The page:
(Somewhat of a “tongue-in-cheek” reply to Blaise Pascal’s Wager)
The Christian philosopher, Blaise Pascal (1623-1662 ), argued that rational prudence dictated that everyone should believe in God’s existence, even if we lacked a personal faith in God. According to Pascal, the person who opts to believe has nothing to lose, should it turn out there is no God, and everything to gain, should God exist. On the other hand, the person who chooses to disbelieve has nothing to gain, should God not exist, and everything to lose, should God exist. In simple terms, believe and you risk nothing but stand to gain everything; disbelieve and you risk everything and stand to gain nothing.
Shouldn’t all agree, then, that any rational person would certainly opt to belief in God’s existence? Pascal says the answer was obvious. This has been called “Pascal’s Wager.”
A number of critics have shown that there are a number of problems with Pascal’s argument, and I will not rehash all the good responses that have been given. The main one is simply that nobody, including respected theologians, knows what fate awaits any human in the afterlife, supposing it even makes rational sense to speak of the ‘afterlife.’ Pascal simply relied on what are very questionable points of Christian doctrine. For now, I simply will focus attention Pascal’s key assumptions. Pascal assumes that God will punish non-believers, solely for their lack of belief, and reward believers, solely for their belief in his existence. These are philosophically untenable claims which ignore altogether the moral aspect of religious life.
The God of Pascal’s Christian faith is certainly considered to be an infinitely wise deity. Let us ask: How would an infinitely wise deity treat those human creatures that did not believe in him? Would he punish them by eternal damnation simply for their lack of belief, as many Christians claim?
First, this infinitely wise deity remains hidden from the human world, never giving any clear evidence of his existence. After having remained hidden and mysterious, he allegedly condemns all non-believers, among them the empirically-minded, rational humans who operate on the basis of evidence available to them. These humans conclude quite reasonably that there are no grounds for affirming that a supernatural deity exists. On the contrary, the deity allegedly rewards all the credulous, fantasy-minded humans who proclaim that he does exist. Does this sound like the behavior of an infinitely wise being?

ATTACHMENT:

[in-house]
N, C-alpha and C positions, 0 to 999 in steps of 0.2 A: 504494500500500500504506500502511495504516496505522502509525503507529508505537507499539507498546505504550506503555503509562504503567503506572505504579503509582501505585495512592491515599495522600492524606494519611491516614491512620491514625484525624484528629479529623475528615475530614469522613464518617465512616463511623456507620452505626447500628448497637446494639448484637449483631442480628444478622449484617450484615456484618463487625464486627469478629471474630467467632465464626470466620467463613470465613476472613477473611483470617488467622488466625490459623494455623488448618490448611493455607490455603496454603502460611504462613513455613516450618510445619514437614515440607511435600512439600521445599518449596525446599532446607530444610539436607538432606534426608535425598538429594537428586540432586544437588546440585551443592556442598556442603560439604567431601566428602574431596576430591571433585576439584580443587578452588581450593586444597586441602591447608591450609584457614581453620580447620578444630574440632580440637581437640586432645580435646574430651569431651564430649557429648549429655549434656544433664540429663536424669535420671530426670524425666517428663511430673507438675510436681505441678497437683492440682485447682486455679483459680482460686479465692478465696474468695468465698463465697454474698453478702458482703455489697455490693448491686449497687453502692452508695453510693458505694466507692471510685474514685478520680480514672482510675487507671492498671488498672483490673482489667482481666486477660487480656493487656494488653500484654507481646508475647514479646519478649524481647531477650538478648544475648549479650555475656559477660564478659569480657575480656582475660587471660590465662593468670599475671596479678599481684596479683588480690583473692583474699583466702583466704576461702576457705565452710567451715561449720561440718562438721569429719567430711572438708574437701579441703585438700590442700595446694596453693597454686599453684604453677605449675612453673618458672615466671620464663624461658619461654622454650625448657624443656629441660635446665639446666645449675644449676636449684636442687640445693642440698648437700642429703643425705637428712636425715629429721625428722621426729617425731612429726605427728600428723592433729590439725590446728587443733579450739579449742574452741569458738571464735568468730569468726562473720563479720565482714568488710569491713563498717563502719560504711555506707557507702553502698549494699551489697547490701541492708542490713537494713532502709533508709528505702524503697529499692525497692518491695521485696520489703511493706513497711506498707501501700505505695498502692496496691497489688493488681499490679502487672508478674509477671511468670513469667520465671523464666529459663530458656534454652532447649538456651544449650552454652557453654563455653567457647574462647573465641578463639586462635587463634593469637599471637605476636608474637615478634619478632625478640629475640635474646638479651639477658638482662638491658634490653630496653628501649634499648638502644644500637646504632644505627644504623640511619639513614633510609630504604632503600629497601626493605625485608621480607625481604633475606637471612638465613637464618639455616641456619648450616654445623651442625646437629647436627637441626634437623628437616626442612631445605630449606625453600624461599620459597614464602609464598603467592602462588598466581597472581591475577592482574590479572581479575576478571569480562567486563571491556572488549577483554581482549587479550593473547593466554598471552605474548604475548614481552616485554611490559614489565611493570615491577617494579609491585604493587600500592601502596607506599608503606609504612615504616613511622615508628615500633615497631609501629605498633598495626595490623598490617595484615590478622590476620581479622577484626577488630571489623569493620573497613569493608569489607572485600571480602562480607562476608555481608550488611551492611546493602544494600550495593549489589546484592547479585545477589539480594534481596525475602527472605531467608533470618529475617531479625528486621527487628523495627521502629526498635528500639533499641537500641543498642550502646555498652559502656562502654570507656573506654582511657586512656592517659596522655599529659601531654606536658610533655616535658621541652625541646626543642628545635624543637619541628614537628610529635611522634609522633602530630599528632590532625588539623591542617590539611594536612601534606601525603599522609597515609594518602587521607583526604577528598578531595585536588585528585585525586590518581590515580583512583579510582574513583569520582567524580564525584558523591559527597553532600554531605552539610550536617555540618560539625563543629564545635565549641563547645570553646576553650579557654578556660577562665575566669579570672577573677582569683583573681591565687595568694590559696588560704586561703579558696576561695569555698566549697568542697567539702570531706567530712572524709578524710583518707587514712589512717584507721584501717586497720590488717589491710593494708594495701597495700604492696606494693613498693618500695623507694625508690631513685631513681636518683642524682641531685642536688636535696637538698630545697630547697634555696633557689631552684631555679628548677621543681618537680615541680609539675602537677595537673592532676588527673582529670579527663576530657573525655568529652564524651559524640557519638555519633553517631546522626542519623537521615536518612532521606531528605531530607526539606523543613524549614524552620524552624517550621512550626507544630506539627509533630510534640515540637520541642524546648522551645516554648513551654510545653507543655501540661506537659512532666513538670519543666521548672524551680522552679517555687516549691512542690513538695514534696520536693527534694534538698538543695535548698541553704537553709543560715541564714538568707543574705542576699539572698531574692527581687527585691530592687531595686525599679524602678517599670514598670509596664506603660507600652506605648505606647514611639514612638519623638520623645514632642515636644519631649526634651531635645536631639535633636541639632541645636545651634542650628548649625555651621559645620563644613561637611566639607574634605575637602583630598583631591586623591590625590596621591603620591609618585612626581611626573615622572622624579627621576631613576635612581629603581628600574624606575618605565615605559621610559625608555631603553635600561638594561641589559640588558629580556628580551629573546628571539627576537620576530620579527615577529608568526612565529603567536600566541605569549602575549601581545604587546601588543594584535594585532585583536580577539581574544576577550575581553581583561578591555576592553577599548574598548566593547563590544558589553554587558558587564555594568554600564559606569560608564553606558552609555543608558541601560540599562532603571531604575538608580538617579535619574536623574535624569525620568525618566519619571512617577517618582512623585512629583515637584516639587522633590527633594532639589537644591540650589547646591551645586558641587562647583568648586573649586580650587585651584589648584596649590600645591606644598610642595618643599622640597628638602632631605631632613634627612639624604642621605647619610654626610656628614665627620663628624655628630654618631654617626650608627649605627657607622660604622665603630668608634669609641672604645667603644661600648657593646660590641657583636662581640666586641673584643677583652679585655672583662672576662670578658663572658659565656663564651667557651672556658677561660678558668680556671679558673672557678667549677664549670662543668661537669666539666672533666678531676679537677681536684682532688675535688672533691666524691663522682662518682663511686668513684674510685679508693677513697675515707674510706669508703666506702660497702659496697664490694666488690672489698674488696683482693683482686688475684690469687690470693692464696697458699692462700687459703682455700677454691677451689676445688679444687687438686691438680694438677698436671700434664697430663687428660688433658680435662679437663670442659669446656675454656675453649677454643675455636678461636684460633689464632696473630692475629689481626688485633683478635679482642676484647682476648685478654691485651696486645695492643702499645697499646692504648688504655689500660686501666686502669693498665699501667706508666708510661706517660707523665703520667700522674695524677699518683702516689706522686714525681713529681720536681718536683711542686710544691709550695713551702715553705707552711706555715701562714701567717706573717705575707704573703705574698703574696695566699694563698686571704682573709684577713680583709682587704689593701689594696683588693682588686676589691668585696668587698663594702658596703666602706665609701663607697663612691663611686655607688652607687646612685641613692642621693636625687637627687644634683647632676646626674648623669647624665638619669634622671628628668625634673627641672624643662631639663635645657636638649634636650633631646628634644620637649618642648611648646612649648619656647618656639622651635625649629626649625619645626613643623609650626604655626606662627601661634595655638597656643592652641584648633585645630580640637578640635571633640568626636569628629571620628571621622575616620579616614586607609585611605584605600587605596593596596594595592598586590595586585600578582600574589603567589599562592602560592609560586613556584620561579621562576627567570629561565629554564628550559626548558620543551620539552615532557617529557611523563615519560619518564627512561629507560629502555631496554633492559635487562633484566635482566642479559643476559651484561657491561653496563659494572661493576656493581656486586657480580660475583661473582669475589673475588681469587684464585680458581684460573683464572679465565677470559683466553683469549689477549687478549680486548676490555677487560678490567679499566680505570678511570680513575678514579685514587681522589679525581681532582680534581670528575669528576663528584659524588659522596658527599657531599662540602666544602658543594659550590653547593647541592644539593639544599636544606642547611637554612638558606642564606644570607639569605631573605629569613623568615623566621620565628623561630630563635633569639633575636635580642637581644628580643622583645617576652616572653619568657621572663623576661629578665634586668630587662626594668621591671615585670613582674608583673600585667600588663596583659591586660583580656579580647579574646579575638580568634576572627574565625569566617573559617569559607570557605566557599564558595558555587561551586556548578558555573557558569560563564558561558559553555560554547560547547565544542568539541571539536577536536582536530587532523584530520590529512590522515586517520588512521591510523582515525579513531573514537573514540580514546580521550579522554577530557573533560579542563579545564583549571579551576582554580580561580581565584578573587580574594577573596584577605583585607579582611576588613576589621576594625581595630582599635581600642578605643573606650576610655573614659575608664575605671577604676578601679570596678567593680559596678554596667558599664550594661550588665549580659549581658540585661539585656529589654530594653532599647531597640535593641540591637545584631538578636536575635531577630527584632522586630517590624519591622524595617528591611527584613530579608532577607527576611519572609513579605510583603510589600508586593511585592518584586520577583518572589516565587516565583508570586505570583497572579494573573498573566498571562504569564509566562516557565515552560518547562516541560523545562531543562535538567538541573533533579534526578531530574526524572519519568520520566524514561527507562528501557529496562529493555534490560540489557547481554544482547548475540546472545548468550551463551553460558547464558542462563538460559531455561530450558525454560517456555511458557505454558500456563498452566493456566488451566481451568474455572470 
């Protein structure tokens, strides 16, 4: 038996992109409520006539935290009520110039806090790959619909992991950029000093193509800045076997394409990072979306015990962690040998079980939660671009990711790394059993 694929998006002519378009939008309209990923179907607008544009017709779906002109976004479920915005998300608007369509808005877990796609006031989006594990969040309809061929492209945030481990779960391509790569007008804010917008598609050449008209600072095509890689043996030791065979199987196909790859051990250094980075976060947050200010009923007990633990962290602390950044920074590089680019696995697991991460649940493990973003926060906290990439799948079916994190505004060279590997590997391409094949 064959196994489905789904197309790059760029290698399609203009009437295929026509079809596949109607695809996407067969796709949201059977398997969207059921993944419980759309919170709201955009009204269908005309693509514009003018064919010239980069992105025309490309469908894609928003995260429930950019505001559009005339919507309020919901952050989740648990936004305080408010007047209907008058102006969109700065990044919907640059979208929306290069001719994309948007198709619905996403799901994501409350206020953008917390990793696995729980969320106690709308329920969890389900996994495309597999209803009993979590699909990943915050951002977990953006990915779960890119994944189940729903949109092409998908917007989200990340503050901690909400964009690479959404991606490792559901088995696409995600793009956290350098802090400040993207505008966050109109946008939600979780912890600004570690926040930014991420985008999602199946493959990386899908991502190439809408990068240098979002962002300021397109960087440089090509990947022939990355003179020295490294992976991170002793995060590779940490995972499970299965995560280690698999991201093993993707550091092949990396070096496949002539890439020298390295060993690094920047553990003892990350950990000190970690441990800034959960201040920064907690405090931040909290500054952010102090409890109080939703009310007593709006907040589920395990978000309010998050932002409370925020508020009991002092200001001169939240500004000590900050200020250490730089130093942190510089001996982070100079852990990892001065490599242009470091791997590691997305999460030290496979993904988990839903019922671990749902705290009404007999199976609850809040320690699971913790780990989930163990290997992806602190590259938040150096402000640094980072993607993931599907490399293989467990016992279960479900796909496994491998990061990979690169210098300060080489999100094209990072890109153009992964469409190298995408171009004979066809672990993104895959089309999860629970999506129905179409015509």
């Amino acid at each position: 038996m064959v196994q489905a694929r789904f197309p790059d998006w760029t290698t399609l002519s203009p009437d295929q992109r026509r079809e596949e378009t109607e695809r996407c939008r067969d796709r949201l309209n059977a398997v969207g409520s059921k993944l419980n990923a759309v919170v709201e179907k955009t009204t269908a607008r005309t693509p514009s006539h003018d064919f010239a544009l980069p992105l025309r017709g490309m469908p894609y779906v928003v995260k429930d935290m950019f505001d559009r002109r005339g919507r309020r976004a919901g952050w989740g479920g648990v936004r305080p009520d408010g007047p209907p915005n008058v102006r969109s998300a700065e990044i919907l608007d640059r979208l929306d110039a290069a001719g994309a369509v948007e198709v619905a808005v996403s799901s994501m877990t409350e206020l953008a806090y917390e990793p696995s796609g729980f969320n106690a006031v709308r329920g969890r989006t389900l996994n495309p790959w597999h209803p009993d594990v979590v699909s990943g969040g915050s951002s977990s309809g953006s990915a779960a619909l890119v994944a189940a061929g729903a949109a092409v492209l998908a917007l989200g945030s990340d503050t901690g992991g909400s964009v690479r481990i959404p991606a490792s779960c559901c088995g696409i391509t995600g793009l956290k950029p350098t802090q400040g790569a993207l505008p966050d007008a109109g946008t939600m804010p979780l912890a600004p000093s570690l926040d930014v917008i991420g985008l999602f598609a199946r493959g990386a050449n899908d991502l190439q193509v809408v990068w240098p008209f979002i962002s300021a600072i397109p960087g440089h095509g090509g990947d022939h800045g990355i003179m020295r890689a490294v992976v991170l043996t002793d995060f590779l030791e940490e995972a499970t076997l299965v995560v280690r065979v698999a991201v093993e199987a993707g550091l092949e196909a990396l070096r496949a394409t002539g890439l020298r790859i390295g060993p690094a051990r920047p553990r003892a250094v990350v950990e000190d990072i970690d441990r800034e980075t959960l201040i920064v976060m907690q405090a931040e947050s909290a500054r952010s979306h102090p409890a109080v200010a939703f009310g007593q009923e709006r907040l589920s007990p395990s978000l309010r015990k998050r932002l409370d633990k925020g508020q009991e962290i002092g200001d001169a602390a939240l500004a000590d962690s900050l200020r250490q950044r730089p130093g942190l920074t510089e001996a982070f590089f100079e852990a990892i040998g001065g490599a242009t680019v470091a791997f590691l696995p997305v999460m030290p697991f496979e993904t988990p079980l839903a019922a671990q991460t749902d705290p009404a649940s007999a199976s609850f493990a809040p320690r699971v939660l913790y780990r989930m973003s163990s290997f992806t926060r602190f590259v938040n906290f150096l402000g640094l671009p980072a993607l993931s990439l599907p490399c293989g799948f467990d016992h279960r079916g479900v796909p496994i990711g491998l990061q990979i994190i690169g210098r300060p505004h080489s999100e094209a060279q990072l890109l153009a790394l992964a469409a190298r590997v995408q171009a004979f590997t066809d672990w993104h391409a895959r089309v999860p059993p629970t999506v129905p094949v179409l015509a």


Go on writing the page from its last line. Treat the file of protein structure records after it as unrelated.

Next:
Consider our attitude to a parent who treats his children in an analogous way. An absentee father who was never present, never let his children know where he might be, and never supported his children, but later appeared and punished those children who stopped believing in him, while rewarding the credulous ones who never stopped believing despite all evidence to the contrary. Would anyone hold that such a parent was wise and good? Yet, Pascal’s wager can be seen as attributing analogous behavior to the deity, a being who is perfectly good and infinitely wise.
Many of us question whether an infinitely wise being would condemn non-believers, as Pascal and some Christians claim. Wouldn’t an infinitely wise being easily understand why some humans would withhold belief in him? After all, as their creator, he would know that these creatures were given brains, the capability to question things and the inclination to seek evidence for doubtful claims. It would be the opposite of wisdom to punish these creatures for using the faculties that they were given, and to reward those lazy creatures who make no use of their faculties. Doesn’t it make rational sense to conjecture that an infinitely wise deity might hold the prudent believer in contempt for being so credulous?
When we play this theologically speculative game, we have as much reason for inferring contempt for the pious believer as Mr. Pascal had for his assumption that believers would be rewarded. Yes, I know this is part of accepted Christian doctrine. However, looking at all this from a philosophically rational perspective, we can say that Pascal’s assumptions are simply false and untenable.
My guess is that an infinitely wise being might even prefer the skeptics and the agnostics. They are certainly more interesting and entertaining company than pious, credulous folk, who don’t have much to say beyond repetitious “hosannas to the Lord.” An infinitely wise being might prefer someone who can give him a good argument or a good game of chess, over some religious type who simply sings his praises. Let’s not bore the deity; after all, eternity is a long time!